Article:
Screen Shot 2015-10-27 at 7.22.23 AM

If you break down the difference between ‘market income’ and ‘post-fiscal income’, you get something like this:

Reallocation of wealth through an effective wealth tax in South Africa
“Net Transfers” are the effective benefits (positive) or taxes (negative). “Cash Transfers” are tax money that are directly transferred into poorer people’s bank accounts. “Contributions to Free Basic Services” are the tax money used to pay for government-provided services (eg. defense, subsidised healthcare, public education, etc).

But that’s only per person. So I’m going to increase that to the population size per decile, and rework those cash transfers into their representative asset terms (based on that 20% return):

Screen Shot 2015-11-04 at 12.19.56 PM

Basically, in terms of cash transfers alone: taxpayers are effectively expected to put aside a R207 billion portfolio of their own assets, and directly accrue that income for the net beneficiaries of social grants.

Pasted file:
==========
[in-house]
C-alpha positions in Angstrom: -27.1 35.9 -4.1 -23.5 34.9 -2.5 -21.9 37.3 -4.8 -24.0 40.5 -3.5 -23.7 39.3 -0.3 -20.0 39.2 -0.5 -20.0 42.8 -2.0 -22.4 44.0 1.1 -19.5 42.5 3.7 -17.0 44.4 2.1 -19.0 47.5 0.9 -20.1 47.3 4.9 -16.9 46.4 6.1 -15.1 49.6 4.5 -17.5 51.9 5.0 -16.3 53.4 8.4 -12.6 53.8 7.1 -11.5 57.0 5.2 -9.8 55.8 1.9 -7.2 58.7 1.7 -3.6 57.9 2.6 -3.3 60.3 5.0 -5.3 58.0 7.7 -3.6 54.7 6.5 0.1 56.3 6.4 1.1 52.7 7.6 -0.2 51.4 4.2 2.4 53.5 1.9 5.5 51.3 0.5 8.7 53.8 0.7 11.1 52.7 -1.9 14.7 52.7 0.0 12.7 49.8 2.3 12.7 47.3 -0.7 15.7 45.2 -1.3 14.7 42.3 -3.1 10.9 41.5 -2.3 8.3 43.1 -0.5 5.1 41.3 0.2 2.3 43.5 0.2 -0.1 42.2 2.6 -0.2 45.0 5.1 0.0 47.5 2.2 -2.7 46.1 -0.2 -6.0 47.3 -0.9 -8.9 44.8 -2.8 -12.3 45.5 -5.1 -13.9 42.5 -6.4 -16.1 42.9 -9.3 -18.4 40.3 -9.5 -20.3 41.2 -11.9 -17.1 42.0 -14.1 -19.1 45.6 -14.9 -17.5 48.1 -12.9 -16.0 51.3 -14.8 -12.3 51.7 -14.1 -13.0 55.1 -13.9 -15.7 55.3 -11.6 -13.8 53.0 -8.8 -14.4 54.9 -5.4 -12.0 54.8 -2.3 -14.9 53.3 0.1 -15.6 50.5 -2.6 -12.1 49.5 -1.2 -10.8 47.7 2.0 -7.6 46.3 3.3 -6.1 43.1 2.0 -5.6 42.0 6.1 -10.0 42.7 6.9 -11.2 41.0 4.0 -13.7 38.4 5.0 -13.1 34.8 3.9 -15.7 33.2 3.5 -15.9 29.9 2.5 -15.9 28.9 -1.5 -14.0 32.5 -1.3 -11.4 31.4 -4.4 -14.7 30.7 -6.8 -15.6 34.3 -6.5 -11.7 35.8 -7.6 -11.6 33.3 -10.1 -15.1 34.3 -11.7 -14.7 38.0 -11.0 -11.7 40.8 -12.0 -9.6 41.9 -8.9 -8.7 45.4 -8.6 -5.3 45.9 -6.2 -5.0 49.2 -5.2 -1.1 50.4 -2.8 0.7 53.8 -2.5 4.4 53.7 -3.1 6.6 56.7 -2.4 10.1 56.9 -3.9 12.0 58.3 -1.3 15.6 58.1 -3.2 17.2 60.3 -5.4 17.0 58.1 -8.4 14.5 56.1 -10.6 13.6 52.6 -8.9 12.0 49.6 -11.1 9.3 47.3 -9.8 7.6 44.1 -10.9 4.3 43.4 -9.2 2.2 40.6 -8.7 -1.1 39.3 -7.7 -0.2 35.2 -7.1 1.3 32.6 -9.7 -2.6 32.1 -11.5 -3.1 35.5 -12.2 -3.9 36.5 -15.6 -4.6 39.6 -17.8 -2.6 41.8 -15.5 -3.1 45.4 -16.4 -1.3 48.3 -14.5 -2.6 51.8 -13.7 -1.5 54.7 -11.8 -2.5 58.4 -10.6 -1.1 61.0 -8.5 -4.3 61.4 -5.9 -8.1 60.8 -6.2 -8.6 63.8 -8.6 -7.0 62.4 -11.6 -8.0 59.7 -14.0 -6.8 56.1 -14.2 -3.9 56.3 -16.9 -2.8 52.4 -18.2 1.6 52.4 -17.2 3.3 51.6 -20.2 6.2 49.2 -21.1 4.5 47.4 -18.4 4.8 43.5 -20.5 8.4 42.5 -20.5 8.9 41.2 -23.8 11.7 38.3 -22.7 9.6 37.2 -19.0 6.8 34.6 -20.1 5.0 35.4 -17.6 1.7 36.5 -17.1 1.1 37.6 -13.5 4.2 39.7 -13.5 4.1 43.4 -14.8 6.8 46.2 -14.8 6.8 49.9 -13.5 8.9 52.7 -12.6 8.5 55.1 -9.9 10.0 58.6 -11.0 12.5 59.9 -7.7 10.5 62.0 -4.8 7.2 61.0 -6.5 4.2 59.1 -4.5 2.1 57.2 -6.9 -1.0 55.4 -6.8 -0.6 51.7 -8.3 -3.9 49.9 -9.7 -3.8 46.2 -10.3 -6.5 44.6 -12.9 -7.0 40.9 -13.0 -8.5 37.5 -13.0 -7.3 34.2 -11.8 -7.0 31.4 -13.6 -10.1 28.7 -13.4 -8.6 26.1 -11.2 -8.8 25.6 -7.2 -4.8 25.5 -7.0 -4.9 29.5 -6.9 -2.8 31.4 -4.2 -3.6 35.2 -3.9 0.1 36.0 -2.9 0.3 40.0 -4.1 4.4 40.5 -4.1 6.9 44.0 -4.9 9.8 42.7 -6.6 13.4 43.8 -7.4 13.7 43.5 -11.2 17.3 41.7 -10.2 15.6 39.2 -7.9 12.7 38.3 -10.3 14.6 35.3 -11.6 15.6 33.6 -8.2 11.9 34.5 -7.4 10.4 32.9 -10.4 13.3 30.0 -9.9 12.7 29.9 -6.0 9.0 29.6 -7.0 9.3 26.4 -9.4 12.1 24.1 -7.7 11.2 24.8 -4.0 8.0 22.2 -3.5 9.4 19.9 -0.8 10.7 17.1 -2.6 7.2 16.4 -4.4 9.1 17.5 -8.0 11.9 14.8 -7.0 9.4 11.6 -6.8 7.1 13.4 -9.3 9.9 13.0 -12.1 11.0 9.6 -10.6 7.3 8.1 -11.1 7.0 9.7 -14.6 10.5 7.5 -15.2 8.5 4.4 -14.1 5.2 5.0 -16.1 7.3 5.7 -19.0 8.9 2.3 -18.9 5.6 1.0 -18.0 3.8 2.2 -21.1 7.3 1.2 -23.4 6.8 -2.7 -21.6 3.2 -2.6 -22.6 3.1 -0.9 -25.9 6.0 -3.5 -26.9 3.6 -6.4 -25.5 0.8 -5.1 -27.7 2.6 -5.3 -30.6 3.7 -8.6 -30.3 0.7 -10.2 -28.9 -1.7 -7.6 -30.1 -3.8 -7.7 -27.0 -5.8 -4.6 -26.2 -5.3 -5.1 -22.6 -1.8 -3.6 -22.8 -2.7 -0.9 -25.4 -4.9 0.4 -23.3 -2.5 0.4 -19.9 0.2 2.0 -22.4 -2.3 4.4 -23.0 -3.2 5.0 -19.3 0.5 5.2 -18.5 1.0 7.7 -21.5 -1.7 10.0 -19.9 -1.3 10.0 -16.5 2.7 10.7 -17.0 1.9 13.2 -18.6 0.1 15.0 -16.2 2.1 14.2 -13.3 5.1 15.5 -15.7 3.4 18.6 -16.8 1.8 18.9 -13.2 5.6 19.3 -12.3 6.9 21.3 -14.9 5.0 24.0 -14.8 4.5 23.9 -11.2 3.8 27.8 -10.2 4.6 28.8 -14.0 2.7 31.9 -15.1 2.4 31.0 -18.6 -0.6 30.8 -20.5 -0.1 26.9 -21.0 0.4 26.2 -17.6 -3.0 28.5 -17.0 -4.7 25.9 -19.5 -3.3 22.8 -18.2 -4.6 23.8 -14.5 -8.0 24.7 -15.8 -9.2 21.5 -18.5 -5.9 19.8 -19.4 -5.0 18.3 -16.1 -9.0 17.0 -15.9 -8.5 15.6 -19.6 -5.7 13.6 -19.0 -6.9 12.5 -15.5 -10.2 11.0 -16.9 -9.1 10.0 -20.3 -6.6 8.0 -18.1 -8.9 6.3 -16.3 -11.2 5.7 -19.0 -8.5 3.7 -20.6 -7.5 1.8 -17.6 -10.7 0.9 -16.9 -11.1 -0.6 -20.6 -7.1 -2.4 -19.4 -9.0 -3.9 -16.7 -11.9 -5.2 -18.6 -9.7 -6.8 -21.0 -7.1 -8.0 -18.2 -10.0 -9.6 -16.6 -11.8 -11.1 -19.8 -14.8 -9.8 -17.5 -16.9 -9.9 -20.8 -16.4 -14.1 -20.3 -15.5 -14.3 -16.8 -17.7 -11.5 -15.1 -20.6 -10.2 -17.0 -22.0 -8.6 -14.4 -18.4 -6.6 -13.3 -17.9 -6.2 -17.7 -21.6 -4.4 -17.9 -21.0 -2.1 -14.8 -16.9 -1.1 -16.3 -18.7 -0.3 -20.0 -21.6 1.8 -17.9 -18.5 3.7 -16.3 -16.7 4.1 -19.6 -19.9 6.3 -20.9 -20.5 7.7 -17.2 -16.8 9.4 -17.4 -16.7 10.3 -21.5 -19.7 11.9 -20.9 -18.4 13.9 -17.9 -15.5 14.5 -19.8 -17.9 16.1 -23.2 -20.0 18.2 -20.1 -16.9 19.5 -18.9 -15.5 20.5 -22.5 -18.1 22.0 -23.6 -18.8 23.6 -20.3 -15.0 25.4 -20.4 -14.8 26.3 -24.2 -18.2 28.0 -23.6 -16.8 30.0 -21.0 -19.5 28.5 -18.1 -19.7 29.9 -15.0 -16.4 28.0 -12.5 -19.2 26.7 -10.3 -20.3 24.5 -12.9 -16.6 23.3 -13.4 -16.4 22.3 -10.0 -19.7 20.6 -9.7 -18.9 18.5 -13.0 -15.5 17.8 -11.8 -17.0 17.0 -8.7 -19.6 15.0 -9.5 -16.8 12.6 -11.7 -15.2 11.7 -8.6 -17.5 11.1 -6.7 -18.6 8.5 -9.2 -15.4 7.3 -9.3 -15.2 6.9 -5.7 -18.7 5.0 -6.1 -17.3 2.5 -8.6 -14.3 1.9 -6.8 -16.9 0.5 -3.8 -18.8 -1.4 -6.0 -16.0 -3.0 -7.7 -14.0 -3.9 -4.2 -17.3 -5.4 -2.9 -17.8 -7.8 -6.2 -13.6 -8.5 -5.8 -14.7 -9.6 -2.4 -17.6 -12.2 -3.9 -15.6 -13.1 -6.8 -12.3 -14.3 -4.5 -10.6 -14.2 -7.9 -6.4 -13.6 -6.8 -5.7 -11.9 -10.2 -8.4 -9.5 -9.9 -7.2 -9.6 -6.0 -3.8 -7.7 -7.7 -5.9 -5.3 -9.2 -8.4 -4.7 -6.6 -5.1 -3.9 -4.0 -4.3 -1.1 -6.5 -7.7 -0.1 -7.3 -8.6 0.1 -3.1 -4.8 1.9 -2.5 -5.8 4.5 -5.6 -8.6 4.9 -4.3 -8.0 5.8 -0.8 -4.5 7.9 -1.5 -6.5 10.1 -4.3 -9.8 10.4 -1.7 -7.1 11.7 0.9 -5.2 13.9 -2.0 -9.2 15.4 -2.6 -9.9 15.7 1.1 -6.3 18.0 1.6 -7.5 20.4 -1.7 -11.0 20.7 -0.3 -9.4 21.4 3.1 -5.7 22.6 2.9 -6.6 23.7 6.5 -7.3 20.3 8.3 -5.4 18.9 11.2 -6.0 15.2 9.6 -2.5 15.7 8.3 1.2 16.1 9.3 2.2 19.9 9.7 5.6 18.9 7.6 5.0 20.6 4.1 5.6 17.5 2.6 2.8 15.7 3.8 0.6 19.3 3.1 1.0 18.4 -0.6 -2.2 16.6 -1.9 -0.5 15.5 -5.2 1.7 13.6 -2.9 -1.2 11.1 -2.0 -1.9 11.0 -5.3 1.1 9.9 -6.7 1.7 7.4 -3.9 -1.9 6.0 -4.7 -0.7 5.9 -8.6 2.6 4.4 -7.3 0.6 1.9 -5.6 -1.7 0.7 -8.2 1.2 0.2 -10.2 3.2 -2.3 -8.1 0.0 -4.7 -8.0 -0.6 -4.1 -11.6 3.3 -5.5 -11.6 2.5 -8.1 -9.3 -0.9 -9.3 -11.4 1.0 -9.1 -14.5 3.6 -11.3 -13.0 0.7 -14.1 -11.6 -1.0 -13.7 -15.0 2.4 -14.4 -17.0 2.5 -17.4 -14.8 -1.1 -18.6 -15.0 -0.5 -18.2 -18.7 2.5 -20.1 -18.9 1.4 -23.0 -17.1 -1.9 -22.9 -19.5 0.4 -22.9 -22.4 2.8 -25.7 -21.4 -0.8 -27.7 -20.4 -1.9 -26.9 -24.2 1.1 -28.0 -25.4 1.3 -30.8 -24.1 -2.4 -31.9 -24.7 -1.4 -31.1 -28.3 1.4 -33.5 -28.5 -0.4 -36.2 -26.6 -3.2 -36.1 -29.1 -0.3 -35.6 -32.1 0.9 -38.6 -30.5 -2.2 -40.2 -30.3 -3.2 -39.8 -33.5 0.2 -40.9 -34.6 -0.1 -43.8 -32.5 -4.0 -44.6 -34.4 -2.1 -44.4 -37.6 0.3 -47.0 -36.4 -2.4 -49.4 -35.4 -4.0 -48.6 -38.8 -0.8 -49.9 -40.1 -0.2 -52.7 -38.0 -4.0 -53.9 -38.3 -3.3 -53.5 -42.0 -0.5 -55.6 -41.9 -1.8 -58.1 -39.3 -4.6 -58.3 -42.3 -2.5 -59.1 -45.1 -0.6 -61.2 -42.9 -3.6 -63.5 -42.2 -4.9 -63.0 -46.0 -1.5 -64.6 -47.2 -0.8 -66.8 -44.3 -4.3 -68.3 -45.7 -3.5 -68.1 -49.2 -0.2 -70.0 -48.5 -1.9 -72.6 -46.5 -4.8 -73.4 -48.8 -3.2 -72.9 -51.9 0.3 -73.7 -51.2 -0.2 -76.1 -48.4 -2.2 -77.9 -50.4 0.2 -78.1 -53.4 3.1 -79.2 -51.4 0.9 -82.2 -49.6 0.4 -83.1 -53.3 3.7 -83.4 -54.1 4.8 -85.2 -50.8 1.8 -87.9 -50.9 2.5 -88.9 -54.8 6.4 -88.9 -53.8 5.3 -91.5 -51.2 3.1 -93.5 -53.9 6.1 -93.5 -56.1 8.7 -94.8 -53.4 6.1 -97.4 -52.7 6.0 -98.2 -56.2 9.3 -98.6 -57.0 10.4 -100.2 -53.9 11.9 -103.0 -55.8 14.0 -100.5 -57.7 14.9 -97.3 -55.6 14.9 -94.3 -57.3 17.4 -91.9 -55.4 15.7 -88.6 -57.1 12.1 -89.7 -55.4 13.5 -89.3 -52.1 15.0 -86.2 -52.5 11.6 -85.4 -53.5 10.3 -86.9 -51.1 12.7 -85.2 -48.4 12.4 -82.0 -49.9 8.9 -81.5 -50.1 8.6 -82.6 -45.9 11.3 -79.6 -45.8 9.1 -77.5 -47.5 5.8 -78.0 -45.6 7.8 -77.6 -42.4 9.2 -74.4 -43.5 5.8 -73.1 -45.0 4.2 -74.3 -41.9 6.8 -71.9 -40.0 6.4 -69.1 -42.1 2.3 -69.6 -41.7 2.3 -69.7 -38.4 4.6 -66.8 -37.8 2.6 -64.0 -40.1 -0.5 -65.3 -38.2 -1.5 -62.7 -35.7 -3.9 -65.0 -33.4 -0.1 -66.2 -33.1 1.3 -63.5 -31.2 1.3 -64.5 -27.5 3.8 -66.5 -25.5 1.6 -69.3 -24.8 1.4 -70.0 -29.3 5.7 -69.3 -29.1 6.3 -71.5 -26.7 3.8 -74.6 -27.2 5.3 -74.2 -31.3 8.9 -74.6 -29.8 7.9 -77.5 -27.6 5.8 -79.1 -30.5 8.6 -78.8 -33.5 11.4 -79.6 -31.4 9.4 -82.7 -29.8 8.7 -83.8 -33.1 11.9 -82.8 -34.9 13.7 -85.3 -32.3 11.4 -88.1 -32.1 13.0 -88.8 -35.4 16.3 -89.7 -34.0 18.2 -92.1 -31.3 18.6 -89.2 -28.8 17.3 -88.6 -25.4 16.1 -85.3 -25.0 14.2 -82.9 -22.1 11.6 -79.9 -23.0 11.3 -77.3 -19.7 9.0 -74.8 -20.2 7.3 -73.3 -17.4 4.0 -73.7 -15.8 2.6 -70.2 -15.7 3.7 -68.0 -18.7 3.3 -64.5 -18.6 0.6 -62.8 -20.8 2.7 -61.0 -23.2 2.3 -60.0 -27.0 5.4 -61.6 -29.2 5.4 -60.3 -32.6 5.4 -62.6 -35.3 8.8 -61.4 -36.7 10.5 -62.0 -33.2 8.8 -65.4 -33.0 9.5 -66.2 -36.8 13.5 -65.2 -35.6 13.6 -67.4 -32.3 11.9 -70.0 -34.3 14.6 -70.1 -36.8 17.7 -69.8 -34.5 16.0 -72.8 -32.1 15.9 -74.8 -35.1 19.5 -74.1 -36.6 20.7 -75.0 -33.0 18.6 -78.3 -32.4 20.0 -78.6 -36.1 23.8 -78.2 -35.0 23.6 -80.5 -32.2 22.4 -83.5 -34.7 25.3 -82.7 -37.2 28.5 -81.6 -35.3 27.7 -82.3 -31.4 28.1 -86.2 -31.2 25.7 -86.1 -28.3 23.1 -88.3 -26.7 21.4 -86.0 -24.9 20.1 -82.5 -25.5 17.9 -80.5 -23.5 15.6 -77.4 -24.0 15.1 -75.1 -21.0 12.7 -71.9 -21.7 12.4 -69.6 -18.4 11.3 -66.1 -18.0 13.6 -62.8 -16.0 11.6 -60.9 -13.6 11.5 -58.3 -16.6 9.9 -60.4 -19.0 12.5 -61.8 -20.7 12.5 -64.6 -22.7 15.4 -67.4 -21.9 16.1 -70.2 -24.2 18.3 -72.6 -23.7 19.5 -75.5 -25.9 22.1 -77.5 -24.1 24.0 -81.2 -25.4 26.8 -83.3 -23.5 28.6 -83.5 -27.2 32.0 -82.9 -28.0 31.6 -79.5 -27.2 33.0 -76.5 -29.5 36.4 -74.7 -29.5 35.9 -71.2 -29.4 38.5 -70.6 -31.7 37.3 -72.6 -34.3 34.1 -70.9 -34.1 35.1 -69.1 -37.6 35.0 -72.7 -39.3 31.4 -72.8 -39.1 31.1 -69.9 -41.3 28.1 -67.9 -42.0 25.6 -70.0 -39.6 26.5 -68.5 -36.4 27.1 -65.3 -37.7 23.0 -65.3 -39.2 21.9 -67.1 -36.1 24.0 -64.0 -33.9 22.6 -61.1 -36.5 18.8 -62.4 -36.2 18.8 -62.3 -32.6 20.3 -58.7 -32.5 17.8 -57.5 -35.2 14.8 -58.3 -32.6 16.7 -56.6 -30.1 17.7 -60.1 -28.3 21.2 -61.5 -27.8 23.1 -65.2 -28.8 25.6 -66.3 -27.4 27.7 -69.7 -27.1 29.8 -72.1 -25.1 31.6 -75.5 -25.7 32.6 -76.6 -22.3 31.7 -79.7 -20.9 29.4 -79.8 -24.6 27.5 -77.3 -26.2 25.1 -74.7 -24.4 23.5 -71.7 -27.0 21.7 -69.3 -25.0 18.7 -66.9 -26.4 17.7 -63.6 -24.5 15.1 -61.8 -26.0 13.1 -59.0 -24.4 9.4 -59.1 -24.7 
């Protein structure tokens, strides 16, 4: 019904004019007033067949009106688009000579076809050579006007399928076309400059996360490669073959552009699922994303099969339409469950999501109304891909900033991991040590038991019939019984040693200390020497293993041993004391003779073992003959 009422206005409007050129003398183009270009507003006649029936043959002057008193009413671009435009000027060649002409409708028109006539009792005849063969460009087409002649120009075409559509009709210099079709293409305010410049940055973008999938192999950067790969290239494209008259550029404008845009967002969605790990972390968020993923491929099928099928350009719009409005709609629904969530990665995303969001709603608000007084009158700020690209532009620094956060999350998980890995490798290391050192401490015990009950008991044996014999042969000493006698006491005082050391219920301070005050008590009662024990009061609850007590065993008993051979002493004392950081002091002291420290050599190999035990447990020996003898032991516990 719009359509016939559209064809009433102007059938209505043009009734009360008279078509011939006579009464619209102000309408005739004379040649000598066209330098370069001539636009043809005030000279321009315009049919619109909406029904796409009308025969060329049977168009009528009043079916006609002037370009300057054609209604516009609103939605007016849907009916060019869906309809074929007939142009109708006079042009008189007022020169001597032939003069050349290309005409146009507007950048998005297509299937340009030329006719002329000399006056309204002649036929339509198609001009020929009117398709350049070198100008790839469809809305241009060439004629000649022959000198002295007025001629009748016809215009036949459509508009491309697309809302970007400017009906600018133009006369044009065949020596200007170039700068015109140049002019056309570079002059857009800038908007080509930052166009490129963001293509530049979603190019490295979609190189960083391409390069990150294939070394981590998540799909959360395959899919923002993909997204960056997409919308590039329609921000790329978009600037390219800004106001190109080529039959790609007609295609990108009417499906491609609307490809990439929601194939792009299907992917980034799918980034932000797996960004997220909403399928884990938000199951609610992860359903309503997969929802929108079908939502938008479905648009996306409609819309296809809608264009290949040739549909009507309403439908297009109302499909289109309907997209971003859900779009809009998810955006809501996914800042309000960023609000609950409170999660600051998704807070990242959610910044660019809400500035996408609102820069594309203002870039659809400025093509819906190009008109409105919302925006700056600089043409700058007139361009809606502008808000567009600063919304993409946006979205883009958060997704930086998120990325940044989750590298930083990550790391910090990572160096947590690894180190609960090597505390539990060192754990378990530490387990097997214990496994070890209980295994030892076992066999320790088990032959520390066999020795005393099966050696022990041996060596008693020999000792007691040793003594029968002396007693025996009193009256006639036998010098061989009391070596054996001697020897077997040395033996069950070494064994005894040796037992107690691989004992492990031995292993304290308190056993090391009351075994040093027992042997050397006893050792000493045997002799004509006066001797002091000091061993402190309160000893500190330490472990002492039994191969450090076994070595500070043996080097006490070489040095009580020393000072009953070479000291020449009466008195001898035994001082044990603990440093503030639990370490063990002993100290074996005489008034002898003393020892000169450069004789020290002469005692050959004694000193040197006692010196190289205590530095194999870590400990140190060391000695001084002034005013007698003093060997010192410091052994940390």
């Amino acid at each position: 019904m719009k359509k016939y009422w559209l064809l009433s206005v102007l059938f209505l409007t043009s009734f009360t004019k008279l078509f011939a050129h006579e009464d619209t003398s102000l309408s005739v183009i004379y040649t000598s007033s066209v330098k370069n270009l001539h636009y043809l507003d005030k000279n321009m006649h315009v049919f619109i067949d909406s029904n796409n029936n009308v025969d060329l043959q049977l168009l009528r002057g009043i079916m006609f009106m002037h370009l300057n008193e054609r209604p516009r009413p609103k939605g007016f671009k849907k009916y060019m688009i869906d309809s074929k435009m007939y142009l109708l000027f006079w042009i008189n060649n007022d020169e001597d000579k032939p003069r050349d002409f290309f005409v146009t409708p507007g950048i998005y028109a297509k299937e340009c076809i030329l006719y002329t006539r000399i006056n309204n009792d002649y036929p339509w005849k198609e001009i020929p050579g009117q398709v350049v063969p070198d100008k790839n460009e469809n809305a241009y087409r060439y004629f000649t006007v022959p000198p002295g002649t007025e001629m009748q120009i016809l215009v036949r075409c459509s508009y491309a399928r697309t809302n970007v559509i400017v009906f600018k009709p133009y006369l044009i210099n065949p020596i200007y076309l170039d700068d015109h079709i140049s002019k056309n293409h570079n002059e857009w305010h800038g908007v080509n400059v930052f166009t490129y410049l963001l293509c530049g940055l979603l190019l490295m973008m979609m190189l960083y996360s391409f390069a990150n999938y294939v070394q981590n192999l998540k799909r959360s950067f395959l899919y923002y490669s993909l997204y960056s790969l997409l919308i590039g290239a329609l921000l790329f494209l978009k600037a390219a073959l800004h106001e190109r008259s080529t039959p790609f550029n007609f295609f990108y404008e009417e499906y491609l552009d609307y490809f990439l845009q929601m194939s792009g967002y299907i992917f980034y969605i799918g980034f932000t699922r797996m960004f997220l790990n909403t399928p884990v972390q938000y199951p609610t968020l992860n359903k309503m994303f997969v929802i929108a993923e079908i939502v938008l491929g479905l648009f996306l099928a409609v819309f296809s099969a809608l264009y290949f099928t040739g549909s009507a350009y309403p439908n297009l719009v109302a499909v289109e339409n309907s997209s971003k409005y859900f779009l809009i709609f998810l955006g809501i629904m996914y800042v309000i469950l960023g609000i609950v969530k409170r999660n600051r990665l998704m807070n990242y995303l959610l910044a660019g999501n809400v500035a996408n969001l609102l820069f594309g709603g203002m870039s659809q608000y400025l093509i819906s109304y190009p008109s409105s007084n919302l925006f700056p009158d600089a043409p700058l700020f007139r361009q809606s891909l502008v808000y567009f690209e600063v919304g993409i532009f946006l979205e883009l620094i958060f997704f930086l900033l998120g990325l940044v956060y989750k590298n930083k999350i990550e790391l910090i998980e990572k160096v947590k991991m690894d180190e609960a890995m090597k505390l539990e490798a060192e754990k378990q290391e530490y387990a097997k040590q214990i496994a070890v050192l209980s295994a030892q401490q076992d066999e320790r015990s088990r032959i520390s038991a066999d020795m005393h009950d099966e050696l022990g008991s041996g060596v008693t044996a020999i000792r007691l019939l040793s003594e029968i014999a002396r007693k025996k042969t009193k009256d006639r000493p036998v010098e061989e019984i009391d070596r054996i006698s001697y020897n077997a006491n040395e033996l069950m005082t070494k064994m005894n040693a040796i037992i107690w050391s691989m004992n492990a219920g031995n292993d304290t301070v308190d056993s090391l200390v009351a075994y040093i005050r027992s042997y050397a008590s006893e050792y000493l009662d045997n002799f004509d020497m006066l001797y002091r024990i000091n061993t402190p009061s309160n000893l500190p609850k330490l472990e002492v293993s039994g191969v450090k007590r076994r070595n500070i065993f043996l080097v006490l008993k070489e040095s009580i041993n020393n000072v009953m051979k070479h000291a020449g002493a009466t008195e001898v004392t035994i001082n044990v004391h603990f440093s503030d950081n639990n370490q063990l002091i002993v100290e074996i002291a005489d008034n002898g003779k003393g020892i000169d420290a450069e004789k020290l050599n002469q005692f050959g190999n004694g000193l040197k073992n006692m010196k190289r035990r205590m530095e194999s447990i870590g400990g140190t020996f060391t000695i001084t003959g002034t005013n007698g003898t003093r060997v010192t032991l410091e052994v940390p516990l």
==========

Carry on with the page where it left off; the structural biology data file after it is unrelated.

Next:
But remember that this is valuing the asset from the perspective of the cash grant recipients. If you’re the taxpayer, you can’t expect to earn a 20% return on those ‘set-aside’ assets. And in the real world, where real returns might be closer to 3% (in SA), we’re talking about an effective carve-out of around R1.3 trillion worth of taxpayer assets.

For the record, the difference between those two figures is essentially value destruction – where the value of the cash transfer is less in the hands of the recipient than it is in the hands of the giver. Or more colloquially:

Recipient: “This R2,000 per month is paltry!”

Taxpayer: “How dare you ask me to give up R800,000* of my own wealth in perpetuity!”
*that’s the investment that you’d have to make in order to hypothetically pay out R2,000 per month in perpetuity, earning a 3% real return.

Total Tax Collection as an outsourced Asset Management Program